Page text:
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Sahil Kapur

Sahil Kapur is TPM's senior congressional reporter and Supreme Court correspondent. His articles have been published in the Huffington Post, The Guardian and The New Republic. Email him at sahil@talkingpointsmemo.com and follow him on Twitter at @sahilkapur.

Articles by Sahil

Two and a half years after the landmark Supreme Court ruling that invited a flood of corporate money in U.S. elections, the justice who led the barnstorming dissent says he's increasingly convinced the decision won't stand the test of time.

In a speech at the University of Arkansas, retired Justice John Paul Stevens argued that events since the decision "provide a basis to expect that the Court already has had second thoughts about the breadth of the reasoning" and will likely return to its 5-4 decision in Citizens United v. FEC.

Stevens noted that Justice Anthony Kennedy's majority opinion did not explicitly address the possibility that the decision could open up the floodgates for foreign entities to bankroll U.S. elections. It's a notion that President Obama warned of in his 2010 State of the Union, prompting Justice Samuel Alito to famously shake his head and mouth "not true."

When the justices carve out that exception, argued Stevens, they will "create a crack in the foundation of the Citizens United majority opinion."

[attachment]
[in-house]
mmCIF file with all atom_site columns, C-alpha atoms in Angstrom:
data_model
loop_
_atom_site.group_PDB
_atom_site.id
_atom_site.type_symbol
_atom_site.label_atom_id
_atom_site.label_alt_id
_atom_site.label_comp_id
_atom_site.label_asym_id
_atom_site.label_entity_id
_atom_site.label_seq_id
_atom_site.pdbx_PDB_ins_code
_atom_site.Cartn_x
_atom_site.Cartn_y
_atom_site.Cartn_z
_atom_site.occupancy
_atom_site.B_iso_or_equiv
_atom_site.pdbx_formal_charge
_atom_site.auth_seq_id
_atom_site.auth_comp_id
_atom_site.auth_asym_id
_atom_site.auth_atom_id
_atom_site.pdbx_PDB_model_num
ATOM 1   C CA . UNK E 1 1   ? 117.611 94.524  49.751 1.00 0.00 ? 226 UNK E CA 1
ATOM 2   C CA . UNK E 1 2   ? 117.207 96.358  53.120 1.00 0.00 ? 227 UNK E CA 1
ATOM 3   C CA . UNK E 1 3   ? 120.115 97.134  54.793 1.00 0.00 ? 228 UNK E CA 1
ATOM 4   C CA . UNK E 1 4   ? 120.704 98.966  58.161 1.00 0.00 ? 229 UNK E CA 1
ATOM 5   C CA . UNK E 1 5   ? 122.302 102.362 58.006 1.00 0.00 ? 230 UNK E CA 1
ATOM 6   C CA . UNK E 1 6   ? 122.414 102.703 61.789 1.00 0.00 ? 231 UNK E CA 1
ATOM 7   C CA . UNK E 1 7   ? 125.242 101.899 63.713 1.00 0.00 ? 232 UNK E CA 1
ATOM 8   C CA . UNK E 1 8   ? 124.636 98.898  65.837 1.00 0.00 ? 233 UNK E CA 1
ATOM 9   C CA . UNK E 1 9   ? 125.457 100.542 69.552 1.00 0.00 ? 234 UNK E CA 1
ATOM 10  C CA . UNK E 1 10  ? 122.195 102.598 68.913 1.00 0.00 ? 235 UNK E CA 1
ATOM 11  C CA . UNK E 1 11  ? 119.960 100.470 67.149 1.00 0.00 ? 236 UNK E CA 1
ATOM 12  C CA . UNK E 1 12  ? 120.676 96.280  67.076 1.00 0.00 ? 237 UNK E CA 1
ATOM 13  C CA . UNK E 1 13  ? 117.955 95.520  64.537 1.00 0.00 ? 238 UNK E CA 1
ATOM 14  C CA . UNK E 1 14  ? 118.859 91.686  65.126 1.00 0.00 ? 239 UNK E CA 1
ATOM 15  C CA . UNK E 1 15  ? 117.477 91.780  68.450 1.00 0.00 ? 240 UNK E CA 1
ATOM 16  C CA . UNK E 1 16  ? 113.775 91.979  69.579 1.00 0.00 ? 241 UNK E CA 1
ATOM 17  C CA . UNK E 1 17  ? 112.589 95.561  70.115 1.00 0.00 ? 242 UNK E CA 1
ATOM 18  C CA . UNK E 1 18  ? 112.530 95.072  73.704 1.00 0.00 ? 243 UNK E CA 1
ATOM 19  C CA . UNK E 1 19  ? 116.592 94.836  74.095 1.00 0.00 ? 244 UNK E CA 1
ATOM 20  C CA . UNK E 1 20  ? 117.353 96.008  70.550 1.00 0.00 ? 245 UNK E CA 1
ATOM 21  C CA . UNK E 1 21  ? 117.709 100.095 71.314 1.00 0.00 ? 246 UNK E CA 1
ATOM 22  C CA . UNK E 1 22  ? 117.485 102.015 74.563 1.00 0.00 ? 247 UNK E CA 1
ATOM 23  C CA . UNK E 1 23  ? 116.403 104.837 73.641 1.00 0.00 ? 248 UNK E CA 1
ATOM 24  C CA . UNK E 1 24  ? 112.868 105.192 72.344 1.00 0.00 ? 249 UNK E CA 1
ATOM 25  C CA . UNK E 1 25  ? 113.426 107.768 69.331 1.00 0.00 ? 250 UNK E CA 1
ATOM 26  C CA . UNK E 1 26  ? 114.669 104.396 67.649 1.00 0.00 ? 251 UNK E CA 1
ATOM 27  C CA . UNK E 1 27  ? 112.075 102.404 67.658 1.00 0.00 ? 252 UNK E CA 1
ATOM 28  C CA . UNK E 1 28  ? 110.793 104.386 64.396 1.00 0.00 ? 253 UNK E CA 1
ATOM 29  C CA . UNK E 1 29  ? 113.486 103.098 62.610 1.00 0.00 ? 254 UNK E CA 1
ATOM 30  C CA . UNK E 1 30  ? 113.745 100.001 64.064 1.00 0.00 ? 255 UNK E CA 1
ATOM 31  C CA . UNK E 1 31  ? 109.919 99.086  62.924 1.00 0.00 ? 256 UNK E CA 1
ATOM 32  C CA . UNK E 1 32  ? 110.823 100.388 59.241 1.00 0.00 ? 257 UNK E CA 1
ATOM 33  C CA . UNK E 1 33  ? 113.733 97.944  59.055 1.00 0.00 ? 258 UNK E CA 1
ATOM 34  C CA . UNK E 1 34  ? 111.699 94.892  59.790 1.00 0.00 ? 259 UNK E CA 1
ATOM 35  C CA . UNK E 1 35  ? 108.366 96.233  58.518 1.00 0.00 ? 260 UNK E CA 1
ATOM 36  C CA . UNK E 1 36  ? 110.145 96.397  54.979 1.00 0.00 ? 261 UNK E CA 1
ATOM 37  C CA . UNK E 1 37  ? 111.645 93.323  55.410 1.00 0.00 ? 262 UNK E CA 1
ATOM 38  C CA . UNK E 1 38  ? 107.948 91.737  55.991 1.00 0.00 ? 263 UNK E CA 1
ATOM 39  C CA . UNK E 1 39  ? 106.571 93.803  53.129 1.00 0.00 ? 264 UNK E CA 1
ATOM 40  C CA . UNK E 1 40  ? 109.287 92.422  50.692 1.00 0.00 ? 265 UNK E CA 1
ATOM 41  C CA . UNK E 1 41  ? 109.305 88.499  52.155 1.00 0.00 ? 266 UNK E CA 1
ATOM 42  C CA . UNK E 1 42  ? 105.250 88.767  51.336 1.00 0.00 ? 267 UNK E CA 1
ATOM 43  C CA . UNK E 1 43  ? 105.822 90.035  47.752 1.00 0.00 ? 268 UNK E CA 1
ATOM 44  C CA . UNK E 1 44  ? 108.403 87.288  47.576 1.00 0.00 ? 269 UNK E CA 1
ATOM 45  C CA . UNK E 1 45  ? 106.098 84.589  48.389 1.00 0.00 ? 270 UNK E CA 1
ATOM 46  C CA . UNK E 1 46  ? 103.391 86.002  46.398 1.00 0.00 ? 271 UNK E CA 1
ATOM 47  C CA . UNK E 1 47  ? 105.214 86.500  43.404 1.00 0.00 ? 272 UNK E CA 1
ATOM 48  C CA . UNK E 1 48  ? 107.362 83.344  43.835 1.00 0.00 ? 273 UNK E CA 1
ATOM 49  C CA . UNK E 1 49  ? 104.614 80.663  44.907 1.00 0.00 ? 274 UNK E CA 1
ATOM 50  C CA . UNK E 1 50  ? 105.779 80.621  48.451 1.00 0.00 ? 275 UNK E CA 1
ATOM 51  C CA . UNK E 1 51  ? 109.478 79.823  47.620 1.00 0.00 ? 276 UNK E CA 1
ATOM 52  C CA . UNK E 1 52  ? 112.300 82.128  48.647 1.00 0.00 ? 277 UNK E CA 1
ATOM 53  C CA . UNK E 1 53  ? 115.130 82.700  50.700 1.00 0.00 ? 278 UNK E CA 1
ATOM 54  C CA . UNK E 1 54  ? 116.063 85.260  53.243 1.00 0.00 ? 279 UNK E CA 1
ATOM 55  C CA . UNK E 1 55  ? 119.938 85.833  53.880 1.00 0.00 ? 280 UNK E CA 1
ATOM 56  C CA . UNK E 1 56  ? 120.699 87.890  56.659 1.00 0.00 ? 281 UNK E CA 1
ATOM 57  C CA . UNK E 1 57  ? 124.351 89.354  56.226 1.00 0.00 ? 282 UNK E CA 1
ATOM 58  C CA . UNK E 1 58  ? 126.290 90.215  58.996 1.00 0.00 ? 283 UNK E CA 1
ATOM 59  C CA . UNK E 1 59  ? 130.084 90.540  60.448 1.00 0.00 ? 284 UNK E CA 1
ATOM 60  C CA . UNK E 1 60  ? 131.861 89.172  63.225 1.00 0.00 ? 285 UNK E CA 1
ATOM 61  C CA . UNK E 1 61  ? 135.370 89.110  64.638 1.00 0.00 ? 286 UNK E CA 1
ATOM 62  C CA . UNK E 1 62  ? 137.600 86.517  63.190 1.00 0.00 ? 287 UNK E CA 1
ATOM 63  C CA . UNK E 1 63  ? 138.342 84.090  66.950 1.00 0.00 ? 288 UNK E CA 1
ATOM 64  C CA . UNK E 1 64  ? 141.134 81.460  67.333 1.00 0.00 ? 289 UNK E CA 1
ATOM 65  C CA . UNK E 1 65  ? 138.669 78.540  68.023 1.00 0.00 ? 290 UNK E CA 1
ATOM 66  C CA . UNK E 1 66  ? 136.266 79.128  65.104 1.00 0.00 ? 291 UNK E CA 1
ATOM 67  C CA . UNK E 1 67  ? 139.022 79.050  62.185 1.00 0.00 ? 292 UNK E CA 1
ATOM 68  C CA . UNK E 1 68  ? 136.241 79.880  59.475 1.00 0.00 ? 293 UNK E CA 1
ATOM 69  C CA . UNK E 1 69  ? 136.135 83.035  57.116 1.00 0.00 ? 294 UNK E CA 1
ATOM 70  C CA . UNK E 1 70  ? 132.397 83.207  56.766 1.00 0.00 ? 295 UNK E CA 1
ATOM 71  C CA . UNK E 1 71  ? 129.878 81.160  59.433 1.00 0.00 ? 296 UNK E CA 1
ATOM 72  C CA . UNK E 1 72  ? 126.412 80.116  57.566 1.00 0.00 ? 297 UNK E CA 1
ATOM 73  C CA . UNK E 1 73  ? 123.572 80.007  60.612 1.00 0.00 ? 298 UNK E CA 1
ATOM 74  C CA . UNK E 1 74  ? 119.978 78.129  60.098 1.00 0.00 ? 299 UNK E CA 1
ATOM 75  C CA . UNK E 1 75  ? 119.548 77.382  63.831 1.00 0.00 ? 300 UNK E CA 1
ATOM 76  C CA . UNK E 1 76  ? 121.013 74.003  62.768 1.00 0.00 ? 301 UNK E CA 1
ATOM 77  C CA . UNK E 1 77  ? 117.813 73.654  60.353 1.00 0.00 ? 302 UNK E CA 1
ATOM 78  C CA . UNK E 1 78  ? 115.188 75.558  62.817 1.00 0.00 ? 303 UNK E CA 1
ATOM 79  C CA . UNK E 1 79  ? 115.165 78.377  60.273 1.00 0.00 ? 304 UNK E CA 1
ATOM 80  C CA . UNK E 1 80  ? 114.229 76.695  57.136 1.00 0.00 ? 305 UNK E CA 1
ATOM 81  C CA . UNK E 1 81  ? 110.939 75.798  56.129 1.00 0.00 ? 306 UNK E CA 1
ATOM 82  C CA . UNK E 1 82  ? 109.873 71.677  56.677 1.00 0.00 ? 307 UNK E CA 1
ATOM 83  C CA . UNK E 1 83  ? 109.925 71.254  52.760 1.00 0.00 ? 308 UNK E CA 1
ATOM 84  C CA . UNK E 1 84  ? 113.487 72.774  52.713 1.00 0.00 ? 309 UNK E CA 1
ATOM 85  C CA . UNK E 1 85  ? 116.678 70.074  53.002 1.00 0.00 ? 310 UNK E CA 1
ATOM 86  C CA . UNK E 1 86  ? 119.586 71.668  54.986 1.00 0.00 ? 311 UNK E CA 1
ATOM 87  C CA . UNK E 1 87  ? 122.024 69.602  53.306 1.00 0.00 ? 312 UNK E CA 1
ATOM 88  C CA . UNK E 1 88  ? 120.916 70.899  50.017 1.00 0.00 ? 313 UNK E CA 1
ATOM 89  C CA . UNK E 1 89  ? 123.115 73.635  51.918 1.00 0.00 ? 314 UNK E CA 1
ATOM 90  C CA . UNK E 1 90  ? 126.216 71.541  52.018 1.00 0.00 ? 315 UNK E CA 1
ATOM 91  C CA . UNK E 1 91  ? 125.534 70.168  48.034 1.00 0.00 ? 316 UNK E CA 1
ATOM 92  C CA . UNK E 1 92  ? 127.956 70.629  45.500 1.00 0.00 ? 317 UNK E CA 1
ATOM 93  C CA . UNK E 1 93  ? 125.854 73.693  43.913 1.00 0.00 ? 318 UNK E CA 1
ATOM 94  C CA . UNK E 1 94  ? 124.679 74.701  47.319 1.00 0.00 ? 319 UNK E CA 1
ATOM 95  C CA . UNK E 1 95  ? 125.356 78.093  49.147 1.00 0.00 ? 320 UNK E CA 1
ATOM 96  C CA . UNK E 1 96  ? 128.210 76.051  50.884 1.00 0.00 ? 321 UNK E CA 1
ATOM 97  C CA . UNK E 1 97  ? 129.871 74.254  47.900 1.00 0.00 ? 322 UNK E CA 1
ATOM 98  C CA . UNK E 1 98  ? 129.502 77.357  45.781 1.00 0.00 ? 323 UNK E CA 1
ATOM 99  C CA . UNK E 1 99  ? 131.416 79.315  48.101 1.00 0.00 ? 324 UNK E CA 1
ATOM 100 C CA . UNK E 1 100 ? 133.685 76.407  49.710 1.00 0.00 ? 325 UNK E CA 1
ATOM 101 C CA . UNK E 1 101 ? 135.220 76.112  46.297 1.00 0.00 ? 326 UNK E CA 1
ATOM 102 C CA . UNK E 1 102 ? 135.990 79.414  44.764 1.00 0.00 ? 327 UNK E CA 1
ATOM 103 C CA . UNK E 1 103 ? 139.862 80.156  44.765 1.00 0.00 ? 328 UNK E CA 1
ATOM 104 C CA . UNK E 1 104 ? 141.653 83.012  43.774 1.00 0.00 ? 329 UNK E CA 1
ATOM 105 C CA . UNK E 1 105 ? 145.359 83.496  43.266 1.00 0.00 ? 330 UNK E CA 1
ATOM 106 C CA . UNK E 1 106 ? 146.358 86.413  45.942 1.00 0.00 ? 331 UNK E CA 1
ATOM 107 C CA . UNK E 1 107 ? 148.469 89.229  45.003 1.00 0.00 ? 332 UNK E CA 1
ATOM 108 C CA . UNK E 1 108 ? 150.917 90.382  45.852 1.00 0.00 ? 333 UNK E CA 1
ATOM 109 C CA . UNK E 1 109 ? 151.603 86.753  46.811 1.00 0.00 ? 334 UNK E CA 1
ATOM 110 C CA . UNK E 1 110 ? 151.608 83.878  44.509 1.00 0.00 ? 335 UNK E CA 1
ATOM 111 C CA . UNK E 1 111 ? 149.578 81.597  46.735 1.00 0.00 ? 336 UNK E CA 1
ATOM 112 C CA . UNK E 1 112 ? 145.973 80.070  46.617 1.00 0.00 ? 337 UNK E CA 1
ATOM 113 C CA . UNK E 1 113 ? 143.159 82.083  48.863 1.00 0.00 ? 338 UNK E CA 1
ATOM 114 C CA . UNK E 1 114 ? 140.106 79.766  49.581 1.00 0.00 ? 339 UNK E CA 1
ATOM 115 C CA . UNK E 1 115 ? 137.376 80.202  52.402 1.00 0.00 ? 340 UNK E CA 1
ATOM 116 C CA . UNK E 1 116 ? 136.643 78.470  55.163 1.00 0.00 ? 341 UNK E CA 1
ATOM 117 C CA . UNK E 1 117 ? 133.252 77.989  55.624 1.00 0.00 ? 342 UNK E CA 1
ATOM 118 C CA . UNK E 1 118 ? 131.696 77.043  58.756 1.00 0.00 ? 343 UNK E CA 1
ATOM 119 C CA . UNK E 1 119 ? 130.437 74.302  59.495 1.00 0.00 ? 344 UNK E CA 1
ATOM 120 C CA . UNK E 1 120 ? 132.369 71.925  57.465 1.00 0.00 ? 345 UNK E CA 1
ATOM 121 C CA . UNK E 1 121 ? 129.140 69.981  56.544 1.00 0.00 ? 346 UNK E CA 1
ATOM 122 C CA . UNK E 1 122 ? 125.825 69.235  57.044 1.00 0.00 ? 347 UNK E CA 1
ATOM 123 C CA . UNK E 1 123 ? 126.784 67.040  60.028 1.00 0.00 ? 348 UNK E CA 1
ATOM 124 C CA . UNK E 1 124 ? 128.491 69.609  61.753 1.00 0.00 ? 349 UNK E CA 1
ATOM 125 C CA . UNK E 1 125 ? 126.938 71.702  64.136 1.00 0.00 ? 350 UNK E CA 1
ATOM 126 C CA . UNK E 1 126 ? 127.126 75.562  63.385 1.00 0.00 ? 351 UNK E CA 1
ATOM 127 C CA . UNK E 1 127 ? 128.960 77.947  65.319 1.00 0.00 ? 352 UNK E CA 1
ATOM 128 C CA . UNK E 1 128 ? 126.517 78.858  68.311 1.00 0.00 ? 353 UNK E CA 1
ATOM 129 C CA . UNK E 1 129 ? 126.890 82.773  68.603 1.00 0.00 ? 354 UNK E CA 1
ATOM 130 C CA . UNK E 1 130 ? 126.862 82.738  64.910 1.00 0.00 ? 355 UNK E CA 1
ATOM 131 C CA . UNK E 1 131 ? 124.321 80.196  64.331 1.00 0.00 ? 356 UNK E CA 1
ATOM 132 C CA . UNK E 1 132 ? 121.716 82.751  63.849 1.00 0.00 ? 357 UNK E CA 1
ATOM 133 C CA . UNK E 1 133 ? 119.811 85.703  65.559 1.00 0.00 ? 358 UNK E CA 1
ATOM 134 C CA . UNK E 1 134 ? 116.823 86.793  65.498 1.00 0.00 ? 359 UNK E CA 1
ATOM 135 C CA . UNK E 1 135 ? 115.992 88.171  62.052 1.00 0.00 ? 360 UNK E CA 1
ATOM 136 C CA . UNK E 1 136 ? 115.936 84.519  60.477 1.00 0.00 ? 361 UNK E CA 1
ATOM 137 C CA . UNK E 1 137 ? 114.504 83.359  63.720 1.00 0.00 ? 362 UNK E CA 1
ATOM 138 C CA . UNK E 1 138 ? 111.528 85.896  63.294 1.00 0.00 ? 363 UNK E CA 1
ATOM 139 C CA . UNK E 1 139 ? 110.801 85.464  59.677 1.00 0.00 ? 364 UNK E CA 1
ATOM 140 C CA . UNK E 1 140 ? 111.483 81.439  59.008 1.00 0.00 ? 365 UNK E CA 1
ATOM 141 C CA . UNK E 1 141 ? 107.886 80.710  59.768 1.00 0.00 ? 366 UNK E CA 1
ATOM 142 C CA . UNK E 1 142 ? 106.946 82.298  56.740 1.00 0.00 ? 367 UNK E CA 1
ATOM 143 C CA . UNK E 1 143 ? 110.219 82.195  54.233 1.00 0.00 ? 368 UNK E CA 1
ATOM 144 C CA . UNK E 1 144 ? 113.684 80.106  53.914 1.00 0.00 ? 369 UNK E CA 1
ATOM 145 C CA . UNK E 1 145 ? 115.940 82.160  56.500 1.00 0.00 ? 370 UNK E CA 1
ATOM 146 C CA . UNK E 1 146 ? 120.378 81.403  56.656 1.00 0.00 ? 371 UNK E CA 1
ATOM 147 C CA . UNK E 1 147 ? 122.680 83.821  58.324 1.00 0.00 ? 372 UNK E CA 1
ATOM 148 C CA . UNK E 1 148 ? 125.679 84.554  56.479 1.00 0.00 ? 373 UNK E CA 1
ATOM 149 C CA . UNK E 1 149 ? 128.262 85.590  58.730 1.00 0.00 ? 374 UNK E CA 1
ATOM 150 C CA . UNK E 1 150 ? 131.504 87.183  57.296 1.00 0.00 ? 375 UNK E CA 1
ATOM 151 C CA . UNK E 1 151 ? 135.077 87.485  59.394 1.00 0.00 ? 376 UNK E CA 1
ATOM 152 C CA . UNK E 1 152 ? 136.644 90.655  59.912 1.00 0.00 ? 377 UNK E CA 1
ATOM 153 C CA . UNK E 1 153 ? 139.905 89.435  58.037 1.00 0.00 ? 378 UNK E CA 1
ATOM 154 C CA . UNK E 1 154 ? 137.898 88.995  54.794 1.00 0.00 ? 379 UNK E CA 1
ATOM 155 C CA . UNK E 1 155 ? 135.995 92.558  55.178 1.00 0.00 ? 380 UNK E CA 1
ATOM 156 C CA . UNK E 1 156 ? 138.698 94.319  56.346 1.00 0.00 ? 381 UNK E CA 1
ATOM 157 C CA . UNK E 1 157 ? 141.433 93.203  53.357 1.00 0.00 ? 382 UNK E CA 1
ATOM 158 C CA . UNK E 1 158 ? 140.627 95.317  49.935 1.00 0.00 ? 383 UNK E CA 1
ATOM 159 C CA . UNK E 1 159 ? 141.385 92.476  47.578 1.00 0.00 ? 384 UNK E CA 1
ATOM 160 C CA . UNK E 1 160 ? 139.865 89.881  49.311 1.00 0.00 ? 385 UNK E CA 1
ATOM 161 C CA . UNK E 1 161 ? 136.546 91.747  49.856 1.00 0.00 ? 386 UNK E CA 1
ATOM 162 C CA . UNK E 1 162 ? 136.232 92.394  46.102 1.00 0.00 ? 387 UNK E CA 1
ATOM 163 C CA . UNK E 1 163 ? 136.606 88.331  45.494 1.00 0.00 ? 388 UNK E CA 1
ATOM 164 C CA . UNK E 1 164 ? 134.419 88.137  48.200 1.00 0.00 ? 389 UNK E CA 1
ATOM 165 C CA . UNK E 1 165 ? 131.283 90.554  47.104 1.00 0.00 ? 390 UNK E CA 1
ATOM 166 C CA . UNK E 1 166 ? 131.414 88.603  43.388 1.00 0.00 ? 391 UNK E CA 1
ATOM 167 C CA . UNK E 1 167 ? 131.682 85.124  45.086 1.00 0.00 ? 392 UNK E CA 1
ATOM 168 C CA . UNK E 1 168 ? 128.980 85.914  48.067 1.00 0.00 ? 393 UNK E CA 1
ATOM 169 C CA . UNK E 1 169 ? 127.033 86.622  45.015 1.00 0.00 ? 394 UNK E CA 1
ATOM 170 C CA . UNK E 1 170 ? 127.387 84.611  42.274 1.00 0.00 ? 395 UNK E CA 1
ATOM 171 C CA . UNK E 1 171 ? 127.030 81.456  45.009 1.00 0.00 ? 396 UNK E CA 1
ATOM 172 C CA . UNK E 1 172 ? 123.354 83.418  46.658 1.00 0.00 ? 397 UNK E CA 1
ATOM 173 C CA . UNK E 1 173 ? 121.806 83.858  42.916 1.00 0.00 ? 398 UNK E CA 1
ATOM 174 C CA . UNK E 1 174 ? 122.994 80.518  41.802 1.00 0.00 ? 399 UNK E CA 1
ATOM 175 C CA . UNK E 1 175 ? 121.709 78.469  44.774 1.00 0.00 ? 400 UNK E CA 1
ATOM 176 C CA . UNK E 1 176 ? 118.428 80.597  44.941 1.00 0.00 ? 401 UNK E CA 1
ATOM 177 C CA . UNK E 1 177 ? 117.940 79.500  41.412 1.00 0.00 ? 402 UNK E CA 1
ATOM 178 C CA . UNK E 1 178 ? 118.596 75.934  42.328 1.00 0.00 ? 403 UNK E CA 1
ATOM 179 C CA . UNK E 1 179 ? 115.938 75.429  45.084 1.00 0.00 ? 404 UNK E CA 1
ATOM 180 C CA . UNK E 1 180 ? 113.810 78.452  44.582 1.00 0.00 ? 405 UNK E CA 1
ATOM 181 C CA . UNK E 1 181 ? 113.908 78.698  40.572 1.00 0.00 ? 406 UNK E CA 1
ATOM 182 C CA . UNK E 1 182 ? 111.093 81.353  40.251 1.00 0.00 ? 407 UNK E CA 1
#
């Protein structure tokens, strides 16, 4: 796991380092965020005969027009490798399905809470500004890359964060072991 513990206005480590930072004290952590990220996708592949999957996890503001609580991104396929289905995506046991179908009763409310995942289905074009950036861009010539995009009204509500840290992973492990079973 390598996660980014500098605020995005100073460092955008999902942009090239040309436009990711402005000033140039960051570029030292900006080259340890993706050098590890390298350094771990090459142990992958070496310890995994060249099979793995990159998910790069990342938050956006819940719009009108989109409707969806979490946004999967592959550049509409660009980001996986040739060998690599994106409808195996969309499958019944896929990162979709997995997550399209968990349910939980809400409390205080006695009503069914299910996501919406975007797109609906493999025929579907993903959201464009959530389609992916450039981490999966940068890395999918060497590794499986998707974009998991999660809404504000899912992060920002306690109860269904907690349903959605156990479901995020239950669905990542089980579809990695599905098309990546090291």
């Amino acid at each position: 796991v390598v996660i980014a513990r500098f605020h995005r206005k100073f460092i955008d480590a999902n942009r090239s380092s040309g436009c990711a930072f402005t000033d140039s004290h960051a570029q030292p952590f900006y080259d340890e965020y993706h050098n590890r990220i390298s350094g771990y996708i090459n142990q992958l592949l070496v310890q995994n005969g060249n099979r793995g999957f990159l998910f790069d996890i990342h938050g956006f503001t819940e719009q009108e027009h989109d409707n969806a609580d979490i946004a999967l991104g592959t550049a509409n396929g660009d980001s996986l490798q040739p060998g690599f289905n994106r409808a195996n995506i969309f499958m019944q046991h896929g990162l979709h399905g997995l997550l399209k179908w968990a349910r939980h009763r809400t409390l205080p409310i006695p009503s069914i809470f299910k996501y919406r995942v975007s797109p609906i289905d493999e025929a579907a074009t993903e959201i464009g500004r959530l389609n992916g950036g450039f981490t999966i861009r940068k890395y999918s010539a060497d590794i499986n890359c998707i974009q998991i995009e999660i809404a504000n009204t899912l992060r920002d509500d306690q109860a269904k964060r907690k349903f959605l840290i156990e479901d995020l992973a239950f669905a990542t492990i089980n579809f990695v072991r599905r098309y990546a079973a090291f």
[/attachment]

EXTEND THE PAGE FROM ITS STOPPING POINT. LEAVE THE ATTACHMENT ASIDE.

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On ABC's "This Week" Sunday, Paul Krugman and George Will agreed that the gubernatorial recall election on Tuesday is a microcosm of what the nation faces -- but they differed on why.

The roundtable exchange with host George Stephanopoulos:

STEPHANOPOULOS:  We have a couple minutes left before we have to take a break, and I just quickly want to go to you, George Will, because you're calling this recall election in Wisconsin, coming up on Tuesday, Governor Scott Walker, the Republican, facing a recall, the second most important election this year.

WILL:  Yes, because it's a microcosm of what the country faces, an attempt to change the trajectory of the public sector.  You have this extraordinary conflict there where unions are defending their privileged position.  And it does look as though Wisconsin people are going to try and take that back. 

The man running against Scott Walker, Mayor Barrett of Milwaukee, has used the Walker reforms to save $19 million in the Milwaukee budget itself, so he's running against a man whose reforms he's emulating and using.